The EMD GP7 & GP9 were very unique locomotives. The design was initially envisioned as a switcher, but its good visibility in both directions leads to its use a mainline workhorse. Overall 6,000 “Geeps” were produced and many units remained in service until the 1990s’.
In the 1950s’ and 60s’ the American and Canadian railroads made several attempts to lure passengers. The US railroads sponsored a radio program to keep the industry in the public eye. Railroads from both countries introduced “Vista Dome” cars that gave passengers an exceptional view of the countryside. New private sleeping cars were introduced. The Canadian railroads even tried a moderately successful staggered rate program known as the “Red. White & Blue Fares.” Railroads even developed new modern looking logos and shiny new cars, but in the end it made little difference.
When the railroads in the United States and Canada were threatening to abandon their passenger service the respective governments stepped in and formed the National Rail Passenger Corporation (Amtrak) and the Crown Corporation (VIA). Both governments deemed that passenger rail service still filled a public need and that this was the only way to keep passenger trains running.
In the 1950s’and 60s’ several railroads merged into one another. These railroads generally serviced adjacent areas and found better financial stability by increasing their base. This trend happened again in the 1990s’ when 40+ Class I North American railroads merged into 7.
Although the Pennsylvania and New York Central merged into one railroad, the Penn Central, the railroad still operated as if they were still separate. Crews from the individual railroads often fought and had trouble learning the practices of the other railroad. Shipments being delivered to the wrong destination and derailments were common. When the ICC ordered that the failing New York, New Haven & Hartford to merge into the Penn Central things became even more complicated. The line began bankruptcy proceedings in 1970.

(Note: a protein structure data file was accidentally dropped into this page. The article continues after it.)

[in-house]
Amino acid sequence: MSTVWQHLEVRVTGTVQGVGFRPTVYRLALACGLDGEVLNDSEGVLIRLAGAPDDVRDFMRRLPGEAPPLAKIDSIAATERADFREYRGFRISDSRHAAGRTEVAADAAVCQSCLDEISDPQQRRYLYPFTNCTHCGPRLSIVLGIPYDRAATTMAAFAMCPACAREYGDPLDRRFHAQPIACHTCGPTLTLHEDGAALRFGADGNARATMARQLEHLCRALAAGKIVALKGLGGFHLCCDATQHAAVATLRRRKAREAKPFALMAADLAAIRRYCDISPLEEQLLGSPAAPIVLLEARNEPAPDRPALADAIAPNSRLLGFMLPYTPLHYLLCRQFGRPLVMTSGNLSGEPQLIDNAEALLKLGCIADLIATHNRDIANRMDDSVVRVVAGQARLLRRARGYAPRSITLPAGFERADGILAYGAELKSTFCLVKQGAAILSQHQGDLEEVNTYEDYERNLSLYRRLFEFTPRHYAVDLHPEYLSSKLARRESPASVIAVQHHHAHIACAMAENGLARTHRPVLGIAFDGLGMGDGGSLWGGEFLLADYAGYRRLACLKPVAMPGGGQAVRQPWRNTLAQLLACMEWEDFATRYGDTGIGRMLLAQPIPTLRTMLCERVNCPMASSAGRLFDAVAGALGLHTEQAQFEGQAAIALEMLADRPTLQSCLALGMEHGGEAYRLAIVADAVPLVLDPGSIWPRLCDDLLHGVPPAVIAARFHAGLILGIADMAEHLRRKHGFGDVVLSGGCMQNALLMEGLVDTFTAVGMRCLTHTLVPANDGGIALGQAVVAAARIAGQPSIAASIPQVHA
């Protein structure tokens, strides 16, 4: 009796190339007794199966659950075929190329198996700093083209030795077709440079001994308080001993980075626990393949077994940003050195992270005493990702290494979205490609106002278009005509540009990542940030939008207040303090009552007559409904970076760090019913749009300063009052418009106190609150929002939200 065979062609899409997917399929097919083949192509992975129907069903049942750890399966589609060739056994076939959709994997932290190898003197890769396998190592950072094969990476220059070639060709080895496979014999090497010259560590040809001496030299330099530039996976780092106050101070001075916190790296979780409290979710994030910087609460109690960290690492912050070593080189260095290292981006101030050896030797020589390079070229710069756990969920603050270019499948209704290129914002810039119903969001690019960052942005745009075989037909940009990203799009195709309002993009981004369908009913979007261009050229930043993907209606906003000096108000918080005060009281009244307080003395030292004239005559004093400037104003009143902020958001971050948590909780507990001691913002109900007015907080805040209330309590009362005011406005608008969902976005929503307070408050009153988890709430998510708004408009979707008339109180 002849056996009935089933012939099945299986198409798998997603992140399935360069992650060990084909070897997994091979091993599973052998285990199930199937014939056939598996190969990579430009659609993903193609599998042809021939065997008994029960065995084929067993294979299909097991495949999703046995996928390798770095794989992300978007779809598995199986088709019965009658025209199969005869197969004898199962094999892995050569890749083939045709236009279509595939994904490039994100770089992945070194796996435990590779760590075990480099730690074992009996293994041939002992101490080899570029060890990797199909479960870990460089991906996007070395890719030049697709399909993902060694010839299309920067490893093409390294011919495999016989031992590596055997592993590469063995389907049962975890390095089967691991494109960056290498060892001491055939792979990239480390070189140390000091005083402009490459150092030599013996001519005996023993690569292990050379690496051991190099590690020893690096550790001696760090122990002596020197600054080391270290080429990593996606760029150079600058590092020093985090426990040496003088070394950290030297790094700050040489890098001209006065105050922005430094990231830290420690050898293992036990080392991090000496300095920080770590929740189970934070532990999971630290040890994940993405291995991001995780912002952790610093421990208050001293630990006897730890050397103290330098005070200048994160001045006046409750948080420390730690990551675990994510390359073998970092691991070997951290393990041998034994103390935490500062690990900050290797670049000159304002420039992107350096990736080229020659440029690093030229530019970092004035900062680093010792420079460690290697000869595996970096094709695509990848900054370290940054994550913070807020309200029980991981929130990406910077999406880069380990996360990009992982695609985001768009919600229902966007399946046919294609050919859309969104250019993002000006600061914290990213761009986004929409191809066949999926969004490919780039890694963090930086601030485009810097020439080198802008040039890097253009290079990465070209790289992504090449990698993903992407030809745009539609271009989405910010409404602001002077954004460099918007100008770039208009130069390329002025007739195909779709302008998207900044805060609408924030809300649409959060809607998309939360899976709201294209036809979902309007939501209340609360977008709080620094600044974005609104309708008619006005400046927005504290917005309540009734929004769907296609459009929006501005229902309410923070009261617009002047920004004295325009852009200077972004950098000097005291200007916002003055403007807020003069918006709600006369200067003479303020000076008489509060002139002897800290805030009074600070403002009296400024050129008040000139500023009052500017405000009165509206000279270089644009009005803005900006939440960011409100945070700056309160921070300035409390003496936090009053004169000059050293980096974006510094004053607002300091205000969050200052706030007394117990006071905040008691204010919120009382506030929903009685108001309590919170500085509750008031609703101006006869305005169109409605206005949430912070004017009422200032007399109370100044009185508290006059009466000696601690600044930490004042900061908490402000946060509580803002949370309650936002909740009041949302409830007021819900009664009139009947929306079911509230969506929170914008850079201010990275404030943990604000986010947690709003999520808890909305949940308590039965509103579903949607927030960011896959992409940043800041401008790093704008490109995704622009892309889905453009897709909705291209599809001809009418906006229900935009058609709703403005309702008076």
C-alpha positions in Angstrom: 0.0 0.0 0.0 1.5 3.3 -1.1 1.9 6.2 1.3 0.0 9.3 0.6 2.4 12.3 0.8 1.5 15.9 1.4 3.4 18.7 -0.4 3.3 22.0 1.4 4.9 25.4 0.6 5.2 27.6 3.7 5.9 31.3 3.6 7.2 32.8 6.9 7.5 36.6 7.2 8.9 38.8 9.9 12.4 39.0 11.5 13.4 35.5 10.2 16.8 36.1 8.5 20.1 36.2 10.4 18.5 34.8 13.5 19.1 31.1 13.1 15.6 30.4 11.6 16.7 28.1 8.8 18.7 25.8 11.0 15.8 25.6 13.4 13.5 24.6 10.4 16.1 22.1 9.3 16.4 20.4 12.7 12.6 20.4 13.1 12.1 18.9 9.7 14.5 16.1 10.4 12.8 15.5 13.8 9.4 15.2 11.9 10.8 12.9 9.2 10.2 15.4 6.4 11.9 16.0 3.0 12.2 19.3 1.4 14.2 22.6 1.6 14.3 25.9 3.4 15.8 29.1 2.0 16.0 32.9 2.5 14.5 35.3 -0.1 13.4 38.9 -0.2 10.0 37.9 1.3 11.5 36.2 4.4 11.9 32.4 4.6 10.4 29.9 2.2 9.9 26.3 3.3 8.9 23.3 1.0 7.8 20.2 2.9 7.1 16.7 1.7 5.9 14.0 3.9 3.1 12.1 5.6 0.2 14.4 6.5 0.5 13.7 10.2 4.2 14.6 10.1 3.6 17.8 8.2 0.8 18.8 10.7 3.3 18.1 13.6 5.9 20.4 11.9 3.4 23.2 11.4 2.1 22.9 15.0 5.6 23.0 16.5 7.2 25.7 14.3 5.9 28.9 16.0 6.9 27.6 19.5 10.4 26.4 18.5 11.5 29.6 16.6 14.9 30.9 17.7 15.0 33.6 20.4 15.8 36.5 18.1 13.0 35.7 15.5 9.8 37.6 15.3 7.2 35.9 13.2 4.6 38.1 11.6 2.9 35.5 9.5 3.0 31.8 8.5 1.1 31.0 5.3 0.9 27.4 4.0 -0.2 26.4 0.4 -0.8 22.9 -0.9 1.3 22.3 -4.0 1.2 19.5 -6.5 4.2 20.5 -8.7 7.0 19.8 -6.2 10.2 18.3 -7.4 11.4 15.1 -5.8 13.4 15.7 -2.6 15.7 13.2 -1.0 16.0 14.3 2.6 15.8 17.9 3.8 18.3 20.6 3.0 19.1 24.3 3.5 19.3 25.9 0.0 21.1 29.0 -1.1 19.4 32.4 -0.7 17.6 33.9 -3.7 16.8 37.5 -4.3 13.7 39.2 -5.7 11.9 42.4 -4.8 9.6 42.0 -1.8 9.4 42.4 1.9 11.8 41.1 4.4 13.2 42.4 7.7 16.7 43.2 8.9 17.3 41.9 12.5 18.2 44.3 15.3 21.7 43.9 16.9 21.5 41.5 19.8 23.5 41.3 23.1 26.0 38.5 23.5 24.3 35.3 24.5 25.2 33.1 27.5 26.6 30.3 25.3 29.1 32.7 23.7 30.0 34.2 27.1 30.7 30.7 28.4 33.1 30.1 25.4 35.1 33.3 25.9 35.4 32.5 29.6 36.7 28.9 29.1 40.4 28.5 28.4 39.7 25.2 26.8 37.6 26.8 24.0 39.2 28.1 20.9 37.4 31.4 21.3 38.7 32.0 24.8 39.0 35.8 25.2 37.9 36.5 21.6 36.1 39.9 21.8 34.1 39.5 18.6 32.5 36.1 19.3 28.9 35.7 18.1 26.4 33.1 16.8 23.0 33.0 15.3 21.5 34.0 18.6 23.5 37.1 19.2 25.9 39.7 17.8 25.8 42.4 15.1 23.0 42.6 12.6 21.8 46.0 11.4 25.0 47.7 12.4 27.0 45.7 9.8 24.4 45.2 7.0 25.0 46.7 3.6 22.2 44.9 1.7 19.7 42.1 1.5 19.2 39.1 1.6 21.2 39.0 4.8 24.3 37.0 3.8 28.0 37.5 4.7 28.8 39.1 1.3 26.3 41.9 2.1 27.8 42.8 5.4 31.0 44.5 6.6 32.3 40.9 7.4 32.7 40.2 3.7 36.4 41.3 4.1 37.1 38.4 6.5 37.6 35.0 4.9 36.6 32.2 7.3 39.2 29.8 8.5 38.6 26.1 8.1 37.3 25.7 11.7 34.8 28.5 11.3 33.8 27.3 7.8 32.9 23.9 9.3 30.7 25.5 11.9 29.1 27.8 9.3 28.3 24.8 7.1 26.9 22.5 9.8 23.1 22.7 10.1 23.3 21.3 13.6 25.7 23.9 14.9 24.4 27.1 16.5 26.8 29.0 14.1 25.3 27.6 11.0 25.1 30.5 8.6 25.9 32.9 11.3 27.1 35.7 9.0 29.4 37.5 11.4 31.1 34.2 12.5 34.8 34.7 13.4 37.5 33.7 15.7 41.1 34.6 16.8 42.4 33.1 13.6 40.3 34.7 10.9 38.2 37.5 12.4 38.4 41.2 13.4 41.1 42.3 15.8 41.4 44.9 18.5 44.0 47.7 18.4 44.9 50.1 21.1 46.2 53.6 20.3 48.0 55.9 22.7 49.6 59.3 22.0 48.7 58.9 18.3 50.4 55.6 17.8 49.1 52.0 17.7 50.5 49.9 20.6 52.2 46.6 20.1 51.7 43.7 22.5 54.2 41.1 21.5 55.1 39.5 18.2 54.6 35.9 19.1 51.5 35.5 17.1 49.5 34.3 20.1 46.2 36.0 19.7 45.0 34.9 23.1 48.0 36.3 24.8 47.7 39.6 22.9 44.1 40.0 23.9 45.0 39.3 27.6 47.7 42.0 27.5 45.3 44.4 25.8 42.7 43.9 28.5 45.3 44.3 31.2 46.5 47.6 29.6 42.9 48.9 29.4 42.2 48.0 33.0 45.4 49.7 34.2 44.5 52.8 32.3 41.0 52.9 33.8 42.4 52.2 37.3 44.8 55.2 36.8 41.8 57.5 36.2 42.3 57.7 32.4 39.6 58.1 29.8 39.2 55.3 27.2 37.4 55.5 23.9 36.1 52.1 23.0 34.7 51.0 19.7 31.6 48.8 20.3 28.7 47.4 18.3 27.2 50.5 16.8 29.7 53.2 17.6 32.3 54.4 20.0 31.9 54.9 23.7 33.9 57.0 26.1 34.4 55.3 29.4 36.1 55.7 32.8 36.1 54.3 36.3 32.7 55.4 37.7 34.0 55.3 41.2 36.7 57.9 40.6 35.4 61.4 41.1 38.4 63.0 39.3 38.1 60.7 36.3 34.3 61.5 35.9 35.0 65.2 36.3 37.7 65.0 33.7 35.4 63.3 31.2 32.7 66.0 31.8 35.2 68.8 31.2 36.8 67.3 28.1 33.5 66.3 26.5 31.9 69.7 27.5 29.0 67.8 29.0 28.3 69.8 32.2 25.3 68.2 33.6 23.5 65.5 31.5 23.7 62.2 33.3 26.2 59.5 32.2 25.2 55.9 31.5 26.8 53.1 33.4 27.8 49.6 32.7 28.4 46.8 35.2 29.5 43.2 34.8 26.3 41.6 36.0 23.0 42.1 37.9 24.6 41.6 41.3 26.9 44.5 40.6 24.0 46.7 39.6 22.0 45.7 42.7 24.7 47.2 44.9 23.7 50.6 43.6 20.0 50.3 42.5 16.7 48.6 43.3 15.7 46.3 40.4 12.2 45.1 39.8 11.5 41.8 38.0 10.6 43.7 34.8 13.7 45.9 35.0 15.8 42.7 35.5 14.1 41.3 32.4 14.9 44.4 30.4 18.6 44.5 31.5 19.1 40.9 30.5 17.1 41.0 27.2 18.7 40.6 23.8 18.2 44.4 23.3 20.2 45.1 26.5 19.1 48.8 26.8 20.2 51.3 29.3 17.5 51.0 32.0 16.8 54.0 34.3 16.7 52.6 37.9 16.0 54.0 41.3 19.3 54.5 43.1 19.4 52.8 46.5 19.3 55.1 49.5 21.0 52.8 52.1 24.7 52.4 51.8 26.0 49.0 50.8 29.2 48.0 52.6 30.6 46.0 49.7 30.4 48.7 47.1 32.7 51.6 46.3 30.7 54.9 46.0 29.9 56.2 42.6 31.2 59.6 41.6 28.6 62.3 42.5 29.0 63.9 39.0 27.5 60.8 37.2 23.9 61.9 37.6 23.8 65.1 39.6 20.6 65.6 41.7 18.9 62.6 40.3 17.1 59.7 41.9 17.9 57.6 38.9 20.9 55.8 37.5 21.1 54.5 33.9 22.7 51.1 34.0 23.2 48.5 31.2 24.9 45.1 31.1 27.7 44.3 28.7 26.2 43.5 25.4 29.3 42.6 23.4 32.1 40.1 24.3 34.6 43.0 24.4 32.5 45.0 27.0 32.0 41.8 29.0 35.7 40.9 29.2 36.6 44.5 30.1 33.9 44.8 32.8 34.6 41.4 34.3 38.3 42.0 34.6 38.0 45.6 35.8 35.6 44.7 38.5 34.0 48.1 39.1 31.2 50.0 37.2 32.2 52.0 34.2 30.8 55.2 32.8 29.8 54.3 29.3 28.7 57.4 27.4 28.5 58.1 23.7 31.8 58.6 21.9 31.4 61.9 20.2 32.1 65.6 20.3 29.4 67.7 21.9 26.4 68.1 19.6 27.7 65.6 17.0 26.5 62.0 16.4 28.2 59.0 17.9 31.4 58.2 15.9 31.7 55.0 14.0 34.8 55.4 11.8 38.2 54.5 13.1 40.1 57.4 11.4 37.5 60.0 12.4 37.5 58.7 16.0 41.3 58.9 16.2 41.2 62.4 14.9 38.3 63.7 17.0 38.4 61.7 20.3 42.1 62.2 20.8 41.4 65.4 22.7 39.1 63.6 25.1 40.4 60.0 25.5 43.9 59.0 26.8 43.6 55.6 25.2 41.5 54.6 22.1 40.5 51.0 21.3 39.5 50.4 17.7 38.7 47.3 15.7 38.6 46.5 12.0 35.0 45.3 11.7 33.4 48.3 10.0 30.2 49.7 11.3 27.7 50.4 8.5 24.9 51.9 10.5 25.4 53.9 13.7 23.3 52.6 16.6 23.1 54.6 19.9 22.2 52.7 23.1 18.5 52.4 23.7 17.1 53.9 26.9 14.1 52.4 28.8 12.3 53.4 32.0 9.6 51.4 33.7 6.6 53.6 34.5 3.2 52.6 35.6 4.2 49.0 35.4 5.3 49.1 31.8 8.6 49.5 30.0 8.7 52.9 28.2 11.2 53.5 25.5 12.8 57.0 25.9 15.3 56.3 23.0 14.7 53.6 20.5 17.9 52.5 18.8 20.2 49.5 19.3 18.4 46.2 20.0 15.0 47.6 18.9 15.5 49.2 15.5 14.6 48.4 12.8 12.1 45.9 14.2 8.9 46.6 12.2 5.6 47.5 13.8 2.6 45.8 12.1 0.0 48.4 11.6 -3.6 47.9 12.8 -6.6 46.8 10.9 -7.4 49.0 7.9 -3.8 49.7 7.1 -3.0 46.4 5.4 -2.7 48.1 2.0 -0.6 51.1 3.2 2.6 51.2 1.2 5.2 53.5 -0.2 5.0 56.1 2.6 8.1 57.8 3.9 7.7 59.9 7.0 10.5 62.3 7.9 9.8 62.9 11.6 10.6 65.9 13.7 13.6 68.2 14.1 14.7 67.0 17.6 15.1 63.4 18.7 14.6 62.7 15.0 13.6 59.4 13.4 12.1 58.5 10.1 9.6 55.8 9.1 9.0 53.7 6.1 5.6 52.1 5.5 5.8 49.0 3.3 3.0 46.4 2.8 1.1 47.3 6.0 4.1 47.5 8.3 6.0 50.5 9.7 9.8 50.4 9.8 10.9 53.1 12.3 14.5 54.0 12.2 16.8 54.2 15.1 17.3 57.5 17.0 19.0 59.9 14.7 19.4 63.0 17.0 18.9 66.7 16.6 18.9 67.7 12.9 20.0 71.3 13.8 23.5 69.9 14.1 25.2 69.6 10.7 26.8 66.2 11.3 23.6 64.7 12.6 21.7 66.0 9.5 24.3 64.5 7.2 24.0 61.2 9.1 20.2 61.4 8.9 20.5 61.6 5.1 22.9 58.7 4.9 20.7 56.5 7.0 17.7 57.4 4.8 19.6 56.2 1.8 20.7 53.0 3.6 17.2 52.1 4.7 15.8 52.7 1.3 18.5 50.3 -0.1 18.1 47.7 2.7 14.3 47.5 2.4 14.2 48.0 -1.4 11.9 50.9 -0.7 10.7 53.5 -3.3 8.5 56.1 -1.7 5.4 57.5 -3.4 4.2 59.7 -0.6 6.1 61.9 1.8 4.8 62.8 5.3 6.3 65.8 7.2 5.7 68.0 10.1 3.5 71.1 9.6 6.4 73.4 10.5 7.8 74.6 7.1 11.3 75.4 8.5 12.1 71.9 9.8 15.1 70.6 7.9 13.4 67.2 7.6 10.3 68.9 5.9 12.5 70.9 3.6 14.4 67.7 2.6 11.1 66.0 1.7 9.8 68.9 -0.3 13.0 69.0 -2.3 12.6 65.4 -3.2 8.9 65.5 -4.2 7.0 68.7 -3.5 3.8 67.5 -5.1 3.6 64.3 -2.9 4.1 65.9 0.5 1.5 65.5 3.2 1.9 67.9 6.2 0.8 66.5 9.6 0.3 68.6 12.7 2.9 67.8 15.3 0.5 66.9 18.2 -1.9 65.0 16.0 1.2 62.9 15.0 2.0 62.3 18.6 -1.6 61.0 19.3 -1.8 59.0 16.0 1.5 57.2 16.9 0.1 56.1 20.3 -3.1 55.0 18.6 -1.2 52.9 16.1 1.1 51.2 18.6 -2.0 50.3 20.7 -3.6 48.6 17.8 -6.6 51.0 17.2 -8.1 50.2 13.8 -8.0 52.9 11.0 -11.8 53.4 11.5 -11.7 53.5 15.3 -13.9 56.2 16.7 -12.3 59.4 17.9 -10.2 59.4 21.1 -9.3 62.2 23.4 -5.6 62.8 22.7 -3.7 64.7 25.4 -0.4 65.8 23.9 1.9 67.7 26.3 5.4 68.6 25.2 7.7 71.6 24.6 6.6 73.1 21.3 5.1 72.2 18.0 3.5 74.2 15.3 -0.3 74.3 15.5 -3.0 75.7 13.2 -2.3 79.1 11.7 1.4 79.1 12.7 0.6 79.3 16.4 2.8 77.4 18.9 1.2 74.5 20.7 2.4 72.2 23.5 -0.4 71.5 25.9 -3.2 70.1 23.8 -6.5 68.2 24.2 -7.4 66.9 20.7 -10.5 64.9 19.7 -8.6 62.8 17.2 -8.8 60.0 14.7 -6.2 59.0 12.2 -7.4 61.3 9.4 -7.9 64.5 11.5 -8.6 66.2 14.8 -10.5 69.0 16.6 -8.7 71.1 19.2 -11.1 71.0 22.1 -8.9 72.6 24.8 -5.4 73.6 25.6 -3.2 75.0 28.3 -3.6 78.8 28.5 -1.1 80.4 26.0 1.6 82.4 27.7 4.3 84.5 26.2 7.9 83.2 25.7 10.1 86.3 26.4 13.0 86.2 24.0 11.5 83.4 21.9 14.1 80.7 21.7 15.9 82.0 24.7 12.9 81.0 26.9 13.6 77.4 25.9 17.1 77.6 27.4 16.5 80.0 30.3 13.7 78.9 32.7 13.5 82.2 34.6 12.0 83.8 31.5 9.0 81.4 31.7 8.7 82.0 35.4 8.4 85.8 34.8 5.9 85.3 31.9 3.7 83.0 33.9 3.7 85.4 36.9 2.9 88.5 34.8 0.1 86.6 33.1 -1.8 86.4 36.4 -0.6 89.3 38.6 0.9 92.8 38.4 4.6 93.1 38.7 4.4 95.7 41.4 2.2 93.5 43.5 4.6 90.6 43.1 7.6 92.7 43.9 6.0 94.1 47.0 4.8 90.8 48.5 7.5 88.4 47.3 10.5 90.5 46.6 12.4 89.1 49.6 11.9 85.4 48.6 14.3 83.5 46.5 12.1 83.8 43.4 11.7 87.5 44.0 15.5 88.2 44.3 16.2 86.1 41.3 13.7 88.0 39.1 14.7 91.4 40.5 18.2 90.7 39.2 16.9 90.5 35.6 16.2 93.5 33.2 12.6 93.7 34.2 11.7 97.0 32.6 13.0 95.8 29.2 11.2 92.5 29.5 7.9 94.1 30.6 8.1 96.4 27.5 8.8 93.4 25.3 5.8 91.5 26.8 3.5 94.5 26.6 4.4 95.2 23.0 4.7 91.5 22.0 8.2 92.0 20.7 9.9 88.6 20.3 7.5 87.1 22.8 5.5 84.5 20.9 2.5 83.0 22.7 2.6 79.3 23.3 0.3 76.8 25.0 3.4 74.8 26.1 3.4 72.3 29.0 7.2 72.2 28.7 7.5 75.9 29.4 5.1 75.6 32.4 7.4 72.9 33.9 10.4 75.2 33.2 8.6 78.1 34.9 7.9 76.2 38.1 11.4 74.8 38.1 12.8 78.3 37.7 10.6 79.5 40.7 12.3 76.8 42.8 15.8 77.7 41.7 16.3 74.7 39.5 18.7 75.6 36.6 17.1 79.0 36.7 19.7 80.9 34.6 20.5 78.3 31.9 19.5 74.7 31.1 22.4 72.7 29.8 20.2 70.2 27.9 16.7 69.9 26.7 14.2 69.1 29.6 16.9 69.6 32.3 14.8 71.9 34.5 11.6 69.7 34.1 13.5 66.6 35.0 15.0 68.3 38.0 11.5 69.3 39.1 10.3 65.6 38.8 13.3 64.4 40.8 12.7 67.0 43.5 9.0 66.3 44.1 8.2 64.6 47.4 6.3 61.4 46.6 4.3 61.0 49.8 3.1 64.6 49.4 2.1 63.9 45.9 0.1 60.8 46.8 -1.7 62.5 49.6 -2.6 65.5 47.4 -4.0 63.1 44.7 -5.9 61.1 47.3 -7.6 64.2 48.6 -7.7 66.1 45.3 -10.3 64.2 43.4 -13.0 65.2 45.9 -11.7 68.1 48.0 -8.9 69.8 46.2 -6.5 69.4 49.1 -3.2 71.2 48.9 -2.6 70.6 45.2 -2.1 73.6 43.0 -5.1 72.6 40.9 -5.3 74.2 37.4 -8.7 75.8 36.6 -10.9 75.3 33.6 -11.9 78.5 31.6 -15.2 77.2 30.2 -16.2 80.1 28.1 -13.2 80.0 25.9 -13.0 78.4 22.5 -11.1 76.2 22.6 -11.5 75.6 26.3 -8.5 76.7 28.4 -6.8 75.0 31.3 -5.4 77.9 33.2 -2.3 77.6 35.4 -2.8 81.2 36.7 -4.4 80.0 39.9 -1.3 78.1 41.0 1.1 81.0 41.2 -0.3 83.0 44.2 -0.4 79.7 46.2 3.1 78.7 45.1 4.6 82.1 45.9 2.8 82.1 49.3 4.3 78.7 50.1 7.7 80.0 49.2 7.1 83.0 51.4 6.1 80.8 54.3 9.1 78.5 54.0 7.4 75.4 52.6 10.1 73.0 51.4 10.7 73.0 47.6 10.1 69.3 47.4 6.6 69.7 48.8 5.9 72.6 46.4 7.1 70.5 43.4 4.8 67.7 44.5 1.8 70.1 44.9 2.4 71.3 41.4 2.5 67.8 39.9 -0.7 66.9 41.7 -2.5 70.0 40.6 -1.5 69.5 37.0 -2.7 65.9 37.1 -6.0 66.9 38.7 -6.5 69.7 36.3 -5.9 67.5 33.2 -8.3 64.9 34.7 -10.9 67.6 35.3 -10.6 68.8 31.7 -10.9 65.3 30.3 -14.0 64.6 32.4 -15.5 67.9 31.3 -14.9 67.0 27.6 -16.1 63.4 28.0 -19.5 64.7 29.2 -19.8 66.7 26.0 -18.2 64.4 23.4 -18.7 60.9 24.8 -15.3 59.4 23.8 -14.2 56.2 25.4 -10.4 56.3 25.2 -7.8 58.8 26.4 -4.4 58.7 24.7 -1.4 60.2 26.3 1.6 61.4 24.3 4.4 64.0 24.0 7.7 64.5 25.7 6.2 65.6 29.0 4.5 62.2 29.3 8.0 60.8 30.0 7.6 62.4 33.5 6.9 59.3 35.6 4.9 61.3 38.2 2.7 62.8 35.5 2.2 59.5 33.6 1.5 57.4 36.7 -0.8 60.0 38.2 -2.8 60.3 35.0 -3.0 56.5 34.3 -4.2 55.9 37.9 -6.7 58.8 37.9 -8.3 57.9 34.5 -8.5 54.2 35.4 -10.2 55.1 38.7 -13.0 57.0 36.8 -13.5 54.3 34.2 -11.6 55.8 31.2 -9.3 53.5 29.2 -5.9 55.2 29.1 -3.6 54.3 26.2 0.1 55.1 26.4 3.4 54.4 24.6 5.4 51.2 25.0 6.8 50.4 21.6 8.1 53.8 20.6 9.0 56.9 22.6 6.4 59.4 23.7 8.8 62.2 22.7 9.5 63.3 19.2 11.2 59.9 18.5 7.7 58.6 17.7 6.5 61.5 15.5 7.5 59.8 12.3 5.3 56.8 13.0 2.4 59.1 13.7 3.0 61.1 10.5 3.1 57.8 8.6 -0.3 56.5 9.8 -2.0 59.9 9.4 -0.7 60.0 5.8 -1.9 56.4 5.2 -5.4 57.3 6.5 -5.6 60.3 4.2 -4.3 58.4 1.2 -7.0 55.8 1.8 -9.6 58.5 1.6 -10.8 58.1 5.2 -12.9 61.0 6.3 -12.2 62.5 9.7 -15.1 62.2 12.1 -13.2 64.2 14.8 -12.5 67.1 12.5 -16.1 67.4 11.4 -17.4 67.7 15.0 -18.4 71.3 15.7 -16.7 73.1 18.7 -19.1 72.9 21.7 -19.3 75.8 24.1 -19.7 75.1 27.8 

Union Pacific vice-president William McDonald came up the idea of forming Conrail to bail out the failing Penn Central, Lehigh Valley, Central of New Jersey and Reading railroads.
Railroads began to use telephones, television monitors, microwave communications, computers, classification yards, hot box detectors, undercarriage inspection units, Timken roller bearings and disc brakes.
New Railroad Terms From The Post WWII Era:
TOFC – Trailer on Flat Car is the shipment of truck trailers on a railroad flat car.
COFC – Container on Flat Car is the shipment of a international shipping container on a railroad flat car.
Auto Railers – Is the practice of attaching railroad wheel trucks directly to trailers or containers to eliminate the use of a flat car.
Unit Trains – Unit trains are comprised of one type of freight car that hauls one specific commodity such as coal or wheat.
Mini Trains- Mini Trains are 10 to 15 car Unit Trains.
Due to the changing economic climate and the decline of rail service the Pullman Company, REA and US Railway Mail Service became outdated and unneeded.